Switzerland has a GDP of 703 Billion USD, the total of the graphic is 717.1 Billion USD. Therefore, any savings made in the R & D would have a cascading effect on the profitability of the company

Another strategic decision for organizations would be the use of Pareto principle where it becomes essential to identify key elements and product components within the supply chain and ensure that enough cushion in terms of production aid as well as monetary support to the suppliers is available. These 20% operations or components would impact nearly 80% of the results or value of product created. Identifying and safeguarding these areas are key to resilience. Similarly, sourcing strategy for the remainder 80% of the supply chain or components have to be reworked based on availability. If the components or services are not critical reaching said standards is satisfactory and the strive for excellence in such domains would be futile was of time, energy and resources. Therefore, change in sourcing and supply chain strategy, moving towards closer suppliers and services of non-critical components is another method of increasing resilience inherently.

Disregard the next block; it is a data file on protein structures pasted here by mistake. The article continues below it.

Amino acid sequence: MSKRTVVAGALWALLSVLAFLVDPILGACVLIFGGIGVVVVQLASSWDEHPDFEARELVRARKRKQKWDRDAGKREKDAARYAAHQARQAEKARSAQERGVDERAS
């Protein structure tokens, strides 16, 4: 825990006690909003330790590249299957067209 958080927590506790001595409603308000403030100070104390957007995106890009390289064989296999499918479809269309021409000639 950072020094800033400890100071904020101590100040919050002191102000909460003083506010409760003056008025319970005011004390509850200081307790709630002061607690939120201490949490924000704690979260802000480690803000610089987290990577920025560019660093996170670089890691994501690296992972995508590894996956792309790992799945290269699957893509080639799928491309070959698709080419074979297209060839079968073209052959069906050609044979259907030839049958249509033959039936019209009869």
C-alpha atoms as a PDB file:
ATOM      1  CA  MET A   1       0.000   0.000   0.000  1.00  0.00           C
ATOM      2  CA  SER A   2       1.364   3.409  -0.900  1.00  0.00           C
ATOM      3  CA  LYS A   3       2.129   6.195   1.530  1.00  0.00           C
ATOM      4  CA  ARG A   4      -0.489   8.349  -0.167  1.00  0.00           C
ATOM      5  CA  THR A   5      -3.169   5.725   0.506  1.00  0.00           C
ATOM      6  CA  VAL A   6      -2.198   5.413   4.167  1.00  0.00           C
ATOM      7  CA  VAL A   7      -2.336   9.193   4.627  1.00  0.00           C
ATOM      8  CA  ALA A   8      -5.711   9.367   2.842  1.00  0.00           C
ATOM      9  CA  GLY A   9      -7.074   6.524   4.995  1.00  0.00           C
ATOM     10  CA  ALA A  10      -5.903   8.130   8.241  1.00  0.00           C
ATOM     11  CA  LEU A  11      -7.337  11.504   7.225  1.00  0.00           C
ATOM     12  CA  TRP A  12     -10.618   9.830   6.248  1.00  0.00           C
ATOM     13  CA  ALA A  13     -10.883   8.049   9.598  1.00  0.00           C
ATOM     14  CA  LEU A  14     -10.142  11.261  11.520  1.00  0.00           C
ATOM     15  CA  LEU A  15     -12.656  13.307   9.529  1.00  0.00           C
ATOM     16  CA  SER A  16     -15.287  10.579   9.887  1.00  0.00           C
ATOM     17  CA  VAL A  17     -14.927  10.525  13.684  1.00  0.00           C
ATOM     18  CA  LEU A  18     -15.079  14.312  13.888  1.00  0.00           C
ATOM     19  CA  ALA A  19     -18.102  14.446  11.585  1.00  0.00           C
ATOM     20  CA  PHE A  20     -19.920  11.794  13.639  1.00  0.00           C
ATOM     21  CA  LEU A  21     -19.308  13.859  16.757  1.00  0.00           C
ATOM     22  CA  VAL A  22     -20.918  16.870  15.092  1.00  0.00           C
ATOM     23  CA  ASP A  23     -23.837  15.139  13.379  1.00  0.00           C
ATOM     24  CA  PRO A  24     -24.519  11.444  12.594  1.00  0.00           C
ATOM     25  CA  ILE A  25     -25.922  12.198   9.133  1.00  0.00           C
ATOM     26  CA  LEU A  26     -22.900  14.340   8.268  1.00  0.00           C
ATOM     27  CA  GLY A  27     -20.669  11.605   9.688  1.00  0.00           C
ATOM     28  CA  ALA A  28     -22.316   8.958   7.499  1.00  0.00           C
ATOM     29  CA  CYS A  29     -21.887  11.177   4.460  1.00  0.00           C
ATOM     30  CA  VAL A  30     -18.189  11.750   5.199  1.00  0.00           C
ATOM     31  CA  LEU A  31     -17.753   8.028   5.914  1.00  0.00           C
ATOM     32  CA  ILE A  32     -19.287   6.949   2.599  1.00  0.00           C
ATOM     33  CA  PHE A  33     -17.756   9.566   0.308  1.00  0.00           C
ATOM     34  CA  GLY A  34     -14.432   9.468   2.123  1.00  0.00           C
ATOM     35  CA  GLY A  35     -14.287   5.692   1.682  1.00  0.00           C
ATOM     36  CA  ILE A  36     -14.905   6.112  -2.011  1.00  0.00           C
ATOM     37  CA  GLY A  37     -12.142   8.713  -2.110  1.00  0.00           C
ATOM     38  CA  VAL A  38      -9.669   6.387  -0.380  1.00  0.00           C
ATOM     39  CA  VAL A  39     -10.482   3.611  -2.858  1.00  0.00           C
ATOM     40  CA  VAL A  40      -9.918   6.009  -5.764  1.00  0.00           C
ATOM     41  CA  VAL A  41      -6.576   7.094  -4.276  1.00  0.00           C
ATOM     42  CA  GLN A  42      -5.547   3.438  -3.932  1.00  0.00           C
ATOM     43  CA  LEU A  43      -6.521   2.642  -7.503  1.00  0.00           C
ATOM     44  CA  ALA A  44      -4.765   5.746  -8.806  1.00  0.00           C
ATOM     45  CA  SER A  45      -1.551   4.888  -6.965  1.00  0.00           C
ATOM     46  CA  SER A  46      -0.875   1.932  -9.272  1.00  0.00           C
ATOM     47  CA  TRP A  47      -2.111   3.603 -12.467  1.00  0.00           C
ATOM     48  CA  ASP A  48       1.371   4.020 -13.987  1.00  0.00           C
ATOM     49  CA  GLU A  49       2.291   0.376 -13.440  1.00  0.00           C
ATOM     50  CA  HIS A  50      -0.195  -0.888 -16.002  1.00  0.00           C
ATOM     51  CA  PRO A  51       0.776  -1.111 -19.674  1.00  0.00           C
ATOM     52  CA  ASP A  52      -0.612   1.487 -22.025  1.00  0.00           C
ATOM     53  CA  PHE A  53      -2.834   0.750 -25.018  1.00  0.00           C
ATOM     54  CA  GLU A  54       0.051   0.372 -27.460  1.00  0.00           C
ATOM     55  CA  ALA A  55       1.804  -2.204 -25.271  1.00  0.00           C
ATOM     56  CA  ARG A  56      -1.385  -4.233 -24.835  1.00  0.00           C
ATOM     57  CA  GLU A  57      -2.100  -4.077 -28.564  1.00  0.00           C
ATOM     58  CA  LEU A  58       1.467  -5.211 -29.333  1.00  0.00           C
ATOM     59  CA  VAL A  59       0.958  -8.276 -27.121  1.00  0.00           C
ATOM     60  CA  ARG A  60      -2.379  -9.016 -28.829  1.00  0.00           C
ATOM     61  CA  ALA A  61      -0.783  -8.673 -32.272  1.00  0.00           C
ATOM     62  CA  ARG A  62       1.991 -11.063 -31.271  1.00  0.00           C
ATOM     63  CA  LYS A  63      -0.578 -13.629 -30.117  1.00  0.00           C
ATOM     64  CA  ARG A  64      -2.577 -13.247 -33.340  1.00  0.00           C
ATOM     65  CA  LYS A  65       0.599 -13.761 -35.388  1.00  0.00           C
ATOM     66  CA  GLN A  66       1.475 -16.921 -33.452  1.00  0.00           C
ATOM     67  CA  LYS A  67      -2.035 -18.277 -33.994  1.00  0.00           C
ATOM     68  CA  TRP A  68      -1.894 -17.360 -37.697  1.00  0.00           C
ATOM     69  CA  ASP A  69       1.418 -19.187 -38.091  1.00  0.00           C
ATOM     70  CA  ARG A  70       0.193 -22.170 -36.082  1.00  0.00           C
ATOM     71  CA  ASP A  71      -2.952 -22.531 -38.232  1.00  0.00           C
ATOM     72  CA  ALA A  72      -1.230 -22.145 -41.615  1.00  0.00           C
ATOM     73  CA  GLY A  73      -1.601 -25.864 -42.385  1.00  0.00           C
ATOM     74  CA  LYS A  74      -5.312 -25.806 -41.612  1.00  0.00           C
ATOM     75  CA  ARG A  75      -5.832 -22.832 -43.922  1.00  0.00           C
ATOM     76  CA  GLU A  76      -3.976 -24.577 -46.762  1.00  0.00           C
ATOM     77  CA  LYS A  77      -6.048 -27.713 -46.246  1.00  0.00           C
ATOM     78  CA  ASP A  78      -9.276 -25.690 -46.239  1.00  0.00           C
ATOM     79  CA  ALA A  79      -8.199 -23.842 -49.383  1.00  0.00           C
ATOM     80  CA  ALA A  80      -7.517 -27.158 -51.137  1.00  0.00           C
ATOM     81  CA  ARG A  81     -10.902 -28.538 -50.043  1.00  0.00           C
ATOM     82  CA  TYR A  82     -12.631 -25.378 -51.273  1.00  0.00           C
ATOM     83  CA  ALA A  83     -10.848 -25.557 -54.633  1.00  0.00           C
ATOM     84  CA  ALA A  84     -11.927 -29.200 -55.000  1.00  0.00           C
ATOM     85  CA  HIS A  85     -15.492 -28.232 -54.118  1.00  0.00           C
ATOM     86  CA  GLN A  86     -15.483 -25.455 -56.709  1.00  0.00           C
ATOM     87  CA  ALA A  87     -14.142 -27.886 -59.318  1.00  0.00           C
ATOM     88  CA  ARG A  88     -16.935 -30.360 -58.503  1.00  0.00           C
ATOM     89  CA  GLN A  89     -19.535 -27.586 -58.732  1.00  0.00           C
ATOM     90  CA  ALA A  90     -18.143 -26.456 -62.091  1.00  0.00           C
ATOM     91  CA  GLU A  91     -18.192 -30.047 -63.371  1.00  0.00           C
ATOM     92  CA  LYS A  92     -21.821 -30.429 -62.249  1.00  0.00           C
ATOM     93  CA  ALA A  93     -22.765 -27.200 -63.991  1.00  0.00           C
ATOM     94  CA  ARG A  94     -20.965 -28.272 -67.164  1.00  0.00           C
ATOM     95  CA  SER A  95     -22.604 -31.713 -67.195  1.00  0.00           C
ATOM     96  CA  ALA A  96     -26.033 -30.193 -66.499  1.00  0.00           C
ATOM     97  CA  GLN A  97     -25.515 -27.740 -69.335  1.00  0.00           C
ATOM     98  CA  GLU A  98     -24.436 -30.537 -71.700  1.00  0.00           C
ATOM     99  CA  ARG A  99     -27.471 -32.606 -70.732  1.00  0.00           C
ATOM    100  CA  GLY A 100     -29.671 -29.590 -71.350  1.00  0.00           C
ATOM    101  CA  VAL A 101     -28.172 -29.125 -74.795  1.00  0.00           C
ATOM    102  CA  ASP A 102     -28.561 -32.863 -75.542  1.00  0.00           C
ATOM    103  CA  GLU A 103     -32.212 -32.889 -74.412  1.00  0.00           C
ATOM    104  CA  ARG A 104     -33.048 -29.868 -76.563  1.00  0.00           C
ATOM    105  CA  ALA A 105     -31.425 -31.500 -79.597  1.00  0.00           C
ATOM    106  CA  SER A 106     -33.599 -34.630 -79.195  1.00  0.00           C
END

Although the above discussed ideas would require considerable investment for implementation, it would infuse the much-required flexibility in the operations and supply chain networks which is the prime vulnerability against natural disasters. Therefore, flexibility is the mantra for building resilience in supply chains and providing enough reinforcement to withstand the disruption shocks. For decades, reduction in costs was considered equivalent to reduction in operation costs to make the system efficient, but now is the time to invest the gains from operations into operations, making them resilient and ensure their existence.

Also Read  Re-designing the Post COVID Global Supply Chain

Co-Author: Shravan

Shravan is a Civil Engineer and has worked in the Construction industry for three years. He is currently pursuing an MBA in Operations from TAPMI, Manipal. A true Bangalorean at heart, he is a die-hard cricket fan and a vegetarian food enthusiast. His hobbies also include photography and binge-watching TV shows.